Enclosure class states the degree to which an electrical enclosure, such as a motor, is protected against the intrusion of solid objects and water.
For electric motor enclosure types, the enclosure class is expressed as ‘IP’ followed by two digits (see table). The two digits indicate the protection against solid objects and water, respectively.
Example: An electrical socket rated IP33 is protected against solid objects bigger than 2.5 mm, i.e. wires, tools, etc. The socket will not be damaged or become unsafe if it is exposed to water spray falling at an angle of 60° from vertical.
IP33 is of a higher standard then IP2X that is the typical minimum requirement for indoor use. ‘X’ is used when there is no protection rating for the criterion concerned, in this case water intrusion.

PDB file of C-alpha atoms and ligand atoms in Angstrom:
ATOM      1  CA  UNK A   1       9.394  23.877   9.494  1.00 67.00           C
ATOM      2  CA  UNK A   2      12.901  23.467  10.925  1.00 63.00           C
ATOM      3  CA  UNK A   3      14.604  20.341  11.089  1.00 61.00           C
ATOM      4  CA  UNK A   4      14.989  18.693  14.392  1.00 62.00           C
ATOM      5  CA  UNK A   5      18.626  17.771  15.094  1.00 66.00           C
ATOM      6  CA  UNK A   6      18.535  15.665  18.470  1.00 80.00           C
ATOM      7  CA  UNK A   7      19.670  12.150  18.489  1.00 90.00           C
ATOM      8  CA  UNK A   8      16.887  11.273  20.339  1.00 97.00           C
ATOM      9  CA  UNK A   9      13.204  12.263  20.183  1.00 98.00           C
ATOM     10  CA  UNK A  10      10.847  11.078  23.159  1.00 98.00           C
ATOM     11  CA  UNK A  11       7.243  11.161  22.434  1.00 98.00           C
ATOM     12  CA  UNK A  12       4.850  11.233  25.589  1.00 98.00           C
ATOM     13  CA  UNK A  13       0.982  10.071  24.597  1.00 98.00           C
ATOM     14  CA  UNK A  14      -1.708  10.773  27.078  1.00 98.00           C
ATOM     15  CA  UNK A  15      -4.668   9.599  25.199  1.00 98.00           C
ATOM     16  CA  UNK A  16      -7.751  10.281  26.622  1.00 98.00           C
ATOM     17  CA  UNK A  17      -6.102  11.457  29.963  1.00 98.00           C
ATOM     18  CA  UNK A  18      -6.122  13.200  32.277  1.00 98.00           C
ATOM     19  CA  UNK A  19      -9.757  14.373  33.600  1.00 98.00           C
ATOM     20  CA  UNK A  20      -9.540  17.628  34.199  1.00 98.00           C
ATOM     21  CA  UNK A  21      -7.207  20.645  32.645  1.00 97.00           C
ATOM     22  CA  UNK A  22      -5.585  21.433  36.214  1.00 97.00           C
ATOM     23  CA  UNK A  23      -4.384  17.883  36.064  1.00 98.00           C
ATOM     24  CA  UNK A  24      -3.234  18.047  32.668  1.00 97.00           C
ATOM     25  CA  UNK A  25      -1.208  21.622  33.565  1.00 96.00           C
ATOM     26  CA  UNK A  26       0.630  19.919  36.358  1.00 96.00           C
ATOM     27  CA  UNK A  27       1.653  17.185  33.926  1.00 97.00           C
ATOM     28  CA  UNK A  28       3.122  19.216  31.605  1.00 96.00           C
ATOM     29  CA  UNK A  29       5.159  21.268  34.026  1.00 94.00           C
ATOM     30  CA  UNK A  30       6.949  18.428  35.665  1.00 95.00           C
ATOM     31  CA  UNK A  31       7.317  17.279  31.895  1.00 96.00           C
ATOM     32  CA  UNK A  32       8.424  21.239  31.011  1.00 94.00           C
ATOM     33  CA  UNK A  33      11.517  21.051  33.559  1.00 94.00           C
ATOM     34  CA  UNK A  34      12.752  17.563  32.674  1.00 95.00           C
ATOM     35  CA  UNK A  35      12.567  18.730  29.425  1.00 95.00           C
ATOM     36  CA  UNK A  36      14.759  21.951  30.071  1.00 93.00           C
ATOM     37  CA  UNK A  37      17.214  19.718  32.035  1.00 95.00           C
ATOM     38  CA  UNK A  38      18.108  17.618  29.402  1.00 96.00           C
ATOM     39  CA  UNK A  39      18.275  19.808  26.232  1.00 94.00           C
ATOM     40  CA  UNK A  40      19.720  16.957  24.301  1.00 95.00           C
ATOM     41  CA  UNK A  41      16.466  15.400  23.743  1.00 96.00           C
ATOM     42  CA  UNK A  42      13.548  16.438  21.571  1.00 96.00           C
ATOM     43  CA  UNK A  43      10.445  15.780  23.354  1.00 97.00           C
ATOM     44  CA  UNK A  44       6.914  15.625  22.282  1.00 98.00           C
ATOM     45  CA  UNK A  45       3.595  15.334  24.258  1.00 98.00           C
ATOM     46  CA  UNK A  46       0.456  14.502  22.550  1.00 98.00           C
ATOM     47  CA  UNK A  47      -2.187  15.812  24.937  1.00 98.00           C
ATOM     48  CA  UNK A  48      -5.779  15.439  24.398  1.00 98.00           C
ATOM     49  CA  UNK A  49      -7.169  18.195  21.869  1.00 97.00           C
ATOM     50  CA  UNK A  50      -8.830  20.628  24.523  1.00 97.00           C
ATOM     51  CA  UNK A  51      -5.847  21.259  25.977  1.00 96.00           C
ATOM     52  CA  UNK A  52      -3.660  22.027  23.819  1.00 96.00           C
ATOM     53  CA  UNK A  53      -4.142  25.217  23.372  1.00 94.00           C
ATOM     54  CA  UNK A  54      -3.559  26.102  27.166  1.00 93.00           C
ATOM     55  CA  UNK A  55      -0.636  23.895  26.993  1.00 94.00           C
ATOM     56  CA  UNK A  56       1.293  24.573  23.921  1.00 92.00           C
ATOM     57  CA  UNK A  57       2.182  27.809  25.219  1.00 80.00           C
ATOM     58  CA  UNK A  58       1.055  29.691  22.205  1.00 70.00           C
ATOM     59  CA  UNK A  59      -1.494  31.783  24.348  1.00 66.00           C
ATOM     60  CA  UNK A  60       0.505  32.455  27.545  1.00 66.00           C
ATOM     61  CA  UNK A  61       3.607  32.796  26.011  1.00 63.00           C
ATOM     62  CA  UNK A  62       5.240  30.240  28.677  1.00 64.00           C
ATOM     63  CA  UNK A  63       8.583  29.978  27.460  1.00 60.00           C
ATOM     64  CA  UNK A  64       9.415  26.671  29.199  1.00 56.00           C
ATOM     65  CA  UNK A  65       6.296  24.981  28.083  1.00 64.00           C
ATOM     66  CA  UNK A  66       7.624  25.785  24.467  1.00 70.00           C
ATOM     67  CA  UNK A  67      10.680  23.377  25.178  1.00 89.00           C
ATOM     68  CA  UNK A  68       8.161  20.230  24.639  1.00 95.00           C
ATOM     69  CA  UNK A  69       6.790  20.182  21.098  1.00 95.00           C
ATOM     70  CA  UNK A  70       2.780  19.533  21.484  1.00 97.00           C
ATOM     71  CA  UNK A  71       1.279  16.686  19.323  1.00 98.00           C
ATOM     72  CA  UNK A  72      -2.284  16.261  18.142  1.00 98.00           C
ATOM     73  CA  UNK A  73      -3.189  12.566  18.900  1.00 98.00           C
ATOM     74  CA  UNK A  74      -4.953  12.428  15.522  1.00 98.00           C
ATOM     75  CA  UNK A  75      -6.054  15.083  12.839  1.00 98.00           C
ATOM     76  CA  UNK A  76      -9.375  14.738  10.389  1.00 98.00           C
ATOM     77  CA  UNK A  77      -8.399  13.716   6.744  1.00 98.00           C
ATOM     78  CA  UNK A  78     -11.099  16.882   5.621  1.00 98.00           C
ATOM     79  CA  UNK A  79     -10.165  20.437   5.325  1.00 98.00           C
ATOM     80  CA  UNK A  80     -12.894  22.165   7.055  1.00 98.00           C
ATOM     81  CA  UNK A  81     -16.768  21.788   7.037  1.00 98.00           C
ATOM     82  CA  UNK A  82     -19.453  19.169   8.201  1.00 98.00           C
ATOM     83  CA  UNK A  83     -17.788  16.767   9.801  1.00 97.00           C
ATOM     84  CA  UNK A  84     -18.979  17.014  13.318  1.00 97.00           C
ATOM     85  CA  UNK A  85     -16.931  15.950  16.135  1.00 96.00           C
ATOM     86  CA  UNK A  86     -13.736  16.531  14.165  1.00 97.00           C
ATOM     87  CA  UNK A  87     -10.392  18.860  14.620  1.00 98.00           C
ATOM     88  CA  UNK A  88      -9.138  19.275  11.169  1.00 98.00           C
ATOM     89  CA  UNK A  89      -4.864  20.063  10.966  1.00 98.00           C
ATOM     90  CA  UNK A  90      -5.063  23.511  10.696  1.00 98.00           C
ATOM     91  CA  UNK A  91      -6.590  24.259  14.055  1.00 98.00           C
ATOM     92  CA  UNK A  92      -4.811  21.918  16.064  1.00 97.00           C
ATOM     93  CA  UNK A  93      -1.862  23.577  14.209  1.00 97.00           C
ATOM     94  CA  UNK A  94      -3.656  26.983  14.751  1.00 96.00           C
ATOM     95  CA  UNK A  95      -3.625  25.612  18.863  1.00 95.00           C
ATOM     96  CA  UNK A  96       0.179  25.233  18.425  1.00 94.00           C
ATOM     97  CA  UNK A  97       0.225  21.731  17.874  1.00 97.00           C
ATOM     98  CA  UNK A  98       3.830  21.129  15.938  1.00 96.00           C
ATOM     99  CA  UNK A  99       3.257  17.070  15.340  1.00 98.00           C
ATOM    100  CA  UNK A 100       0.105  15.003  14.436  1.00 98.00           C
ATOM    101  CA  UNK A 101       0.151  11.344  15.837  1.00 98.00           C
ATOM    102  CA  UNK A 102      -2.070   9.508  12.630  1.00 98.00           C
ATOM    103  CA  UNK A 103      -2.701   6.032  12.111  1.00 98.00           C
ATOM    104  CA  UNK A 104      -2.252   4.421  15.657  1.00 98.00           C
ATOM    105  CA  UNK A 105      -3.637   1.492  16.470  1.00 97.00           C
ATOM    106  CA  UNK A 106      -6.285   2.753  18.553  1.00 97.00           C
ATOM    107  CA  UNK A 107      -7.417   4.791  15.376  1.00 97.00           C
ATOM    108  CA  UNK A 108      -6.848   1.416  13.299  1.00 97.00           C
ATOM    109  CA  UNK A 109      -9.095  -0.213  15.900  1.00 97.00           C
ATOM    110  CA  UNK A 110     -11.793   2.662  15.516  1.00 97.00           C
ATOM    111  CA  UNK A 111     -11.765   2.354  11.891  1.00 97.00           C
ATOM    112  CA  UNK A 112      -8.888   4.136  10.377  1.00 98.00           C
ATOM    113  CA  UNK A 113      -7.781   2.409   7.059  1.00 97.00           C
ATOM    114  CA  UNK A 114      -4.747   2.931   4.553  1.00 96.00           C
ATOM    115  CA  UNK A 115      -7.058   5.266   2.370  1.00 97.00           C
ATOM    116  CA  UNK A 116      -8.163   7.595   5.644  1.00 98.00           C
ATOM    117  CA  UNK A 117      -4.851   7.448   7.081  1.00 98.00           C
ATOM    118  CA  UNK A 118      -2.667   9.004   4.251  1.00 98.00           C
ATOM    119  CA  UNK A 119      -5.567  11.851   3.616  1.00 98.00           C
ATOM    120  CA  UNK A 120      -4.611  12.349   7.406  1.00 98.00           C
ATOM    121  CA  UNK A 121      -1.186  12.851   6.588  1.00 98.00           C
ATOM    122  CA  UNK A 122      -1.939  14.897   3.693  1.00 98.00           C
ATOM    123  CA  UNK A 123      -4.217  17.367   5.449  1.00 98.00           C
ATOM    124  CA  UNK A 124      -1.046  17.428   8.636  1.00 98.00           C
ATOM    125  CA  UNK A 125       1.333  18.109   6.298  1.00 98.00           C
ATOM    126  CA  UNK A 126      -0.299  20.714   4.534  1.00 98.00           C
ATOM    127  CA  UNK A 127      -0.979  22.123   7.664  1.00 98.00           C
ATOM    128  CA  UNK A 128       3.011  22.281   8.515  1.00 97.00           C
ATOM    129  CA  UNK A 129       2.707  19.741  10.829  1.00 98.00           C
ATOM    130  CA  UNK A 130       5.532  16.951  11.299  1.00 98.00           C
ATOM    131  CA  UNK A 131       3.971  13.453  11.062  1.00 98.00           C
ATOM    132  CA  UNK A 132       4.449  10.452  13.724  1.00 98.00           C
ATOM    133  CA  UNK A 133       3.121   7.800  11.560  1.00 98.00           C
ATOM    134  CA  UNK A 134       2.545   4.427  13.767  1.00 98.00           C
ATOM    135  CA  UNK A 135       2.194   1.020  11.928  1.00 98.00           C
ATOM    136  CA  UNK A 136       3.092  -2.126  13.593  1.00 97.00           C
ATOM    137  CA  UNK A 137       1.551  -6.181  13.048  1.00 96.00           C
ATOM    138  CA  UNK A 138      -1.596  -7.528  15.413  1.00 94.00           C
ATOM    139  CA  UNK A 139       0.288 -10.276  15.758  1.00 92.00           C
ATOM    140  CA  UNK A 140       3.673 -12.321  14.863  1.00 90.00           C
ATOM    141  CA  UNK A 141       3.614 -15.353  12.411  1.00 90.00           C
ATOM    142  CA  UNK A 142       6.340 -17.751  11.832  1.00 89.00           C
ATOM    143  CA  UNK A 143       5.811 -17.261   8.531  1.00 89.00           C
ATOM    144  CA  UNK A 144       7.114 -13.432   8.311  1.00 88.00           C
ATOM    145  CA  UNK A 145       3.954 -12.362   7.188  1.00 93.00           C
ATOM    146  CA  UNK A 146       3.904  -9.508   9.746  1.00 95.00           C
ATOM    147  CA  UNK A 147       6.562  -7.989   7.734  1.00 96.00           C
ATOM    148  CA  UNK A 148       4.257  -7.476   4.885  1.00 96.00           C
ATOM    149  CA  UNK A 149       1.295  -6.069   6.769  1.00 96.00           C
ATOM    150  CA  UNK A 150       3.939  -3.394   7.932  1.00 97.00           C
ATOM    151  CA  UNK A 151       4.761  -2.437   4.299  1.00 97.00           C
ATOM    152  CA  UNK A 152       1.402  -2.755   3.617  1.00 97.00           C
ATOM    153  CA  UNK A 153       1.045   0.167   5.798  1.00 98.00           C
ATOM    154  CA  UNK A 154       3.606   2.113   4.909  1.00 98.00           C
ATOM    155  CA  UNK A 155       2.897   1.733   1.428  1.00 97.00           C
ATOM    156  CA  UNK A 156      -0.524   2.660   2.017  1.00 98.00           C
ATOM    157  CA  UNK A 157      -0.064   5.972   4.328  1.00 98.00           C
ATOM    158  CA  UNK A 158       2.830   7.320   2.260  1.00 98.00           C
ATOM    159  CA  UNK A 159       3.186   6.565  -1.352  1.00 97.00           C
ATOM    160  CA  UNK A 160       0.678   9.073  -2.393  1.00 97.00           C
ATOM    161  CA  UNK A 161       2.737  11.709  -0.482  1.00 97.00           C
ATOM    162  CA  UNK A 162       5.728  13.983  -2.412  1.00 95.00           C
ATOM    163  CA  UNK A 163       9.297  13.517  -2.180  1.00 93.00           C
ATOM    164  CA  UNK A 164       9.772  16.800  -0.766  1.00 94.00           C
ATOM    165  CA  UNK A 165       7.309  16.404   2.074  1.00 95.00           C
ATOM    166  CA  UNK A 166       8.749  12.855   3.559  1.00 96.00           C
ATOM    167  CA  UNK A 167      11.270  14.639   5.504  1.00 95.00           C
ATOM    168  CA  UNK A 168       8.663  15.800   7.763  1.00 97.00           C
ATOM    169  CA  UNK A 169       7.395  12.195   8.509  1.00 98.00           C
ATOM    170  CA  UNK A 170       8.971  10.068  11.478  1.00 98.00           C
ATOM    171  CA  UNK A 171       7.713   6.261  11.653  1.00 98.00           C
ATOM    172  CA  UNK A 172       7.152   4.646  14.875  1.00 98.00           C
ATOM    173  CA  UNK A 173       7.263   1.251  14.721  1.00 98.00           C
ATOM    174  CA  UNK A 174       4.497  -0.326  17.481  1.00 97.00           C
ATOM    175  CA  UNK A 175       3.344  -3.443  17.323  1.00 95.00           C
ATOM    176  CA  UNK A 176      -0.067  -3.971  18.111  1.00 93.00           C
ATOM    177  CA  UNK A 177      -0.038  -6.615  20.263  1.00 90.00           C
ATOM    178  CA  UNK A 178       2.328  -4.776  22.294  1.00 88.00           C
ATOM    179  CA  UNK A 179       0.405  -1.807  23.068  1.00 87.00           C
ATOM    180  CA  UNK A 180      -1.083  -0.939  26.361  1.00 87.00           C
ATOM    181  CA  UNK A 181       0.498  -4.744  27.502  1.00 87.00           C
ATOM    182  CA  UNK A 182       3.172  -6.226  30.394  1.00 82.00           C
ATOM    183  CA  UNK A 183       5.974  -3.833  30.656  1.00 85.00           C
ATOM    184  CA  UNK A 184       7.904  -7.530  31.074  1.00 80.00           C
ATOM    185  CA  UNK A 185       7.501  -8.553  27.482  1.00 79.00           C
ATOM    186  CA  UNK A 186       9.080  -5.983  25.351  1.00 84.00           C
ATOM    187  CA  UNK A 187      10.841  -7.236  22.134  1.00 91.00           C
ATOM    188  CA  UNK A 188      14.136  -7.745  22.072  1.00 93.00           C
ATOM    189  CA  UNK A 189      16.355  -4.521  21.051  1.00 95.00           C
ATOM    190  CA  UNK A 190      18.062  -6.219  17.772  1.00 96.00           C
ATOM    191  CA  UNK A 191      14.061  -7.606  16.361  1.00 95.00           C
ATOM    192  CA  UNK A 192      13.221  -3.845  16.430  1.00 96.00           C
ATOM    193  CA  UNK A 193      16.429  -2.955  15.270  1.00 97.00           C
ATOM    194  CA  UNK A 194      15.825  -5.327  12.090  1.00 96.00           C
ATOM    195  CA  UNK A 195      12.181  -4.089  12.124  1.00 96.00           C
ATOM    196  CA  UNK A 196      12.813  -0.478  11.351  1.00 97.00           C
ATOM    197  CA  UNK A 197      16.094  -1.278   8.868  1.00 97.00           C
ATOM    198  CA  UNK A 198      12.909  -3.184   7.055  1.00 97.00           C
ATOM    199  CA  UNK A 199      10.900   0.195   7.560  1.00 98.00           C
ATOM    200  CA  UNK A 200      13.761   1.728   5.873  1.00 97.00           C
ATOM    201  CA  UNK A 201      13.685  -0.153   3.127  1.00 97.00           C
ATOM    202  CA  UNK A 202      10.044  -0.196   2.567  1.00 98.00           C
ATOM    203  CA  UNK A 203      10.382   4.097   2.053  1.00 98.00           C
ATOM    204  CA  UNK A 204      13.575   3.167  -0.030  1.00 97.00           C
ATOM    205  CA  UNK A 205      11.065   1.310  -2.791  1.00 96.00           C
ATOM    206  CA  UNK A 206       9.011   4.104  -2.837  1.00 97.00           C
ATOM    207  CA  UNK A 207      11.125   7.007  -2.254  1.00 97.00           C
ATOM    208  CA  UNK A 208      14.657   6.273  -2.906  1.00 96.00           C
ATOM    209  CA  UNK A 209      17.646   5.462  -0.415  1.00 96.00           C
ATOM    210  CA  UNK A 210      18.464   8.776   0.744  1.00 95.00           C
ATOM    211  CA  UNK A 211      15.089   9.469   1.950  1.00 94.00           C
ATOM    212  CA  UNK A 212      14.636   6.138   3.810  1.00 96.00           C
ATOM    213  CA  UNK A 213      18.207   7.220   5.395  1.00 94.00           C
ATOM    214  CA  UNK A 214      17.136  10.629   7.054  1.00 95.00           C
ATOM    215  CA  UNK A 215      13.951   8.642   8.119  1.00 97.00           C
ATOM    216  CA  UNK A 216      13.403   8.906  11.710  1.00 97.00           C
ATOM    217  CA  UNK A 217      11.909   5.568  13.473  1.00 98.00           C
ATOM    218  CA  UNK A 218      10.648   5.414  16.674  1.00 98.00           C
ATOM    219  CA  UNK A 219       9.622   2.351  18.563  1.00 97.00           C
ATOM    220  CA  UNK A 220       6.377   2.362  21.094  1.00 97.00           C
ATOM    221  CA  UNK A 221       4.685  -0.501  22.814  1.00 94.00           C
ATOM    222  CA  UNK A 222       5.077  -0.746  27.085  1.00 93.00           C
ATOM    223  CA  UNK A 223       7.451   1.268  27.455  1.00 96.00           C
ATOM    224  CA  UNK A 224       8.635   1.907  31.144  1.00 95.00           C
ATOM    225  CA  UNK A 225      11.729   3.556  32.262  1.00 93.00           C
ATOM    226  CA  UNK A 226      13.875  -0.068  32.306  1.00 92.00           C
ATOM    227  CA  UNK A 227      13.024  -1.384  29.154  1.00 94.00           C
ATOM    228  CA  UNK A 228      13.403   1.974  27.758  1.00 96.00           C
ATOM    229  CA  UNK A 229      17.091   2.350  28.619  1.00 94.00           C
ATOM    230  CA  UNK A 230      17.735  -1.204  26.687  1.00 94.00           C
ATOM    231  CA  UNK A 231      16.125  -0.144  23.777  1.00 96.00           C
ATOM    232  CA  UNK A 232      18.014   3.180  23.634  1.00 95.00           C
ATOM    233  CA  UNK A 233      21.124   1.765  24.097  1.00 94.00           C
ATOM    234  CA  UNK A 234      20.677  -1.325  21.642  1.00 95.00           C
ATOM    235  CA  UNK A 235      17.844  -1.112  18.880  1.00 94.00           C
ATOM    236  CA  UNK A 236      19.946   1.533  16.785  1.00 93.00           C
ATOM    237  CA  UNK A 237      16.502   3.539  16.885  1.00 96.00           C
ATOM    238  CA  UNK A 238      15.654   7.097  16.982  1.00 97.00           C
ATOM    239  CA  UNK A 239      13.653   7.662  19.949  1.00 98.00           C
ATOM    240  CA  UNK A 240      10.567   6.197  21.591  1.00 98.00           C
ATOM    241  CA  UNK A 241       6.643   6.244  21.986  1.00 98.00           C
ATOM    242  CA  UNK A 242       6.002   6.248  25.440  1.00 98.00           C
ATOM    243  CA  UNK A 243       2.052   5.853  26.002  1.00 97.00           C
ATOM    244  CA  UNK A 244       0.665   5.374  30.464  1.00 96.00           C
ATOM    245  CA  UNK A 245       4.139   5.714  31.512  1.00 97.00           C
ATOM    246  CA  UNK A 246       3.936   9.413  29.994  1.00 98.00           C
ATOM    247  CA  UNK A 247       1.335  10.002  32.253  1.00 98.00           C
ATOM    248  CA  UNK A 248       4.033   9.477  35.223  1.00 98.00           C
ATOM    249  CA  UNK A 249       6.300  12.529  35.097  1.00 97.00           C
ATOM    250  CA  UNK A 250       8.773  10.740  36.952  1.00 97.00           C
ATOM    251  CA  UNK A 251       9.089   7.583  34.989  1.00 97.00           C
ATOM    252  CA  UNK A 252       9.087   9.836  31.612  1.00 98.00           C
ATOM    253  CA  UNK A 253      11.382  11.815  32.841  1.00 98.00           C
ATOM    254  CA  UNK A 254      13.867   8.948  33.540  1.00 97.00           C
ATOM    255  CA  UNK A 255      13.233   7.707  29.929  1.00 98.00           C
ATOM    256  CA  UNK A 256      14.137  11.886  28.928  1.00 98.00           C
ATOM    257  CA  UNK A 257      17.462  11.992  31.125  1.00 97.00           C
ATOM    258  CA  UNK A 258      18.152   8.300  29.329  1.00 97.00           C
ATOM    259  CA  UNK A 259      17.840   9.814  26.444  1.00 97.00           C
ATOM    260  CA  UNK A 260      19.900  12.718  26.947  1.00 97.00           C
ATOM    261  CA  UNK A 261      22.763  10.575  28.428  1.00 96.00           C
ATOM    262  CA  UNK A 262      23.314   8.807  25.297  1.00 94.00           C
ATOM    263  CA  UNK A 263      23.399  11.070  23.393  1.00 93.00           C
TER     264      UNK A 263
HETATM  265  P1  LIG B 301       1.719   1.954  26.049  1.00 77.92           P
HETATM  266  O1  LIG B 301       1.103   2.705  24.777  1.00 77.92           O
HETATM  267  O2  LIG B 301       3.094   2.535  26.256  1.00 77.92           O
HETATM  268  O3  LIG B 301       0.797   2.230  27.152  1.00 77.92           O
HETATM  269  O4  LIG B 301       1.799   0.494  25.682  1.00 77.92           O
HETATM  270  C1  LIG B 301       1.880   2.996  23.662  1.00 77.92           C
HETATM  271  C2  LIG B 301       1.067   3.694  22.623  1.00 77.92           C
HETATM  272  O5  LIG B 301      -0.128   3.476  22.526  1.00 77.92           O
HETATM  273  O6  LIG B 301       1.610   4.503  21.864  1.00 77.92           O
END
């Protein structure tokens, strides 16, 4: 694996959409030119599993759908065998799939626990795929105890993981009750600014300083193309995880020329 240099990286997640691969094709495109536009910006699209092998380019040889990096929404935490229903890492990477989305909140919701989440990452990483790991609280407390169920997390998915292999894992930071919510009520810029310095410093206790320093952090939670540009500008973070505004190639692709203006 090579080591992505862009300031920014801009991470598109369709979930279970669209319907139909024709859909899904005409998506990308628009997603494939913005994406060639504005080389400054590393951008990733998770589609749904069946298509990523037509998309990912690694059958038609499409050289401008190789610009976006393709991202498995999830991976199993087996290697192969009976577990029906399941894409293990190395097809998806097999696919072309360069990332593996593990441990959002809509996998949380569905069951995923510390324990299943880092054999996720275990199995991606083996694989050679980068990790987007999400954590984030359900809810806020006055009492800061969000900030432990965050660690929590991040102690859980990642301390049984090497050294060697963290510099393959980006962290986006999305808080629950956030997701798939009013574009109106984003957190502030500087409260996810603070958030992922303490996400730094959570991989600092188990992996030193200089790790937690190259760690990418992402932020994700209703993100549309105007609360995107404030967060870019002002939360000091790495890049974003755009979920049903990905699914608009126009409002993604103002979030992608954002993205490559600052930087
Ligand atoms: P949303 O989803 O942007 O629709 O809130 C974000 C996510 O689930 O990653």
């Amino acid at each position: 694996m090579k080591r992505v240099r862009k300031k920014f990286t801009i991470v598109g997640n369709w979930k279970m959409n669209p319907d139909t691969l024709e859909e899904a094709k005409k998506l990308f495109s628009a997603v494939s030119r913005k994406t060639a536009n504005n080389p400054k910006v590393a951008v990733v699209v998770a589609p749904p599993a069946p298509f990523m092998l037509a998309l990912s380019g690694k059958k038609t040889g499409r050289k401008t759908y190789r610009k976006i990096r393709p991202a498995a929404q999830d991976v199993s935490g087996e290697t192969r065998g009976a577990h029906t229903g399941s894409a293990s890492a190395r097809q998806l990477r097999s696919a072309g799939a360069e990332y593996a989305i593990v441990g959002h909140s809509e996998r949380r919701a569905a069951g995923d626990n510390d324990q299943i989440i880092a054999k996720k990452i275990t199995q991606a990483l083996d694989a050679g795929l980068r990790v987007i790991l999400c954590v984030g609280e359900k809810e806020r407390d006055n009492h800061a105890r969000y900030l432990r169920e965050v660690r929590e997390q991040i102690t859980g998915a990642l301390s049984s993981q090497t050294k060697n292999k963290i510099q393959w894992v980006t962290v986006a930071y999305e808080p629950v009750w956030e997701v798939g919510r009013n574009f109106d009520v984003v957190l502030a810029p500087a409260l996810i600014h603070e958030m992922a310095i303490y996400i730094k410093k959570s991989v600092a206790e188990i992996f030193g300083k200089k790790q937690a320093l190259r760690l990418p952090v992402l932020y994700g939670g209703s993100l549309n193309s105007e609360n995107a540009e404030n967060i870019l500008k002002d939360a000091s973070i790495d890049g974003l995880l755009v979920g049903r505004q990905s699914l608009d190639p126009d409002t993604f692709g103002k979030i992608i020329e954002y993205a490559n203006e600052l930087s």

In some situations a lower IP class may be more suitable than a higher IP. For example, IP 44 motors can be more suitable than an IP 55 motor in a damp environment where condensed vapour can form in the stator housing. Drain holes in an IP 44 motor allow the moisture to drain out of the stator housing, which would not be possible in an IP 55 motor.
The electric motor enclosure type for Grundfos motors is noted on the motor nameplate.
”IEC 60034-5 Degrees of protection provided by enclosures (IP Code)” gives a full overview of enclosure classes.